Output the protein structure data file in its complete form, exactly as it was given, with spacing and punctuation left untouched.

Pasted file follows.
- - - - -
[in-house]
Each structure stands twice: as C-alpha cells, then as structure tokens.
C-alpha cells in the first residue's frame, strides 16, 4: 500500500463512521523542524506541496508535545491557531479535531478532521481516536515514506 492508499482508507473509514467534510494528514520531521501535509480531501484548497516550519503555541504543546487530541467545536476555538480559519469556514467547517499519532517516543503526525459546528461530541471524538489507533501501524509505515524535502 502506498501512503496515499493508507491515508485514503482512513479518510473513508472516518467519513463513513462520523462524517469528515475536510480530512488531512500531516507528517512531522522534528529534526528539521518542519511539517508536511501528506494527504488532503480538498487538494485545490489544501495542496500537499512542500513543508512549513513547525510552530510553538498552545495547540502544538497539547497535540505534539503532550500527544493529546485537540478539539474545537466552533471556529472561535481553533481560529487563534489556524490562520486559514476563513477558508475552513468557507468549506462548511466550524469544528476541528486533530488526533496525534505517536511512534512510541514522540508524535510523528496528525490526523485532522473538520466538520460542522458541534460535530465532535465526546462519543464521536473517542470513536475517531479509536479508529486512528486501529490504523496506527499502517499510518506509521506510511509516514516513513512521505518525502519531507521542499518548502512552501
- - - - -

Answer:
[in-house]
Each structure stands twice: as C-alpha cells, then as structure tokens.
C-alpha cells in the first residue's frame, strides 16, 4: 500500500463512521523542524506541496508535545491557531479535531478532521481516536515514506 492508499482508507473509514467534510494528514520531521501535509480531501484548497516550519503555541504543546487530541467545536476555538480559519469556514467547517499519532517516543503526525459546528461530541471524538489507533501501524509505515524535502 502506498501512503496515499493508507491515508485514503482512513479518510473513508472516518467519513463513513462520523462524517469528515475536510480530512488531512500531516507528517512531522522534528529534526528539521518542519511539517508536511501528506494527504488532503480538498487538494485545490489544501495542496500537499512542500513543508512549513513547525510552530510553538498552545495547540502544538497539547497535540505534539503532550500527544493529546485537540478539539474545537466552533471556529472561535481553533481560529487563534489556524490562520486559514476563513477558508475552513468557507468549506462548511466550524469544528476541528486533530488526533496525534505517536511512534512510541514522540508524535510523528496528525490526523485532522473538520466538520460542522458541534460535530465532535465526546462519543464521536473517542470513536475517531479509536479508529486512528486501529490504523496506527499502517499510518506509521506510511509516514516513513512521505518525502519531507521542499518548502512552501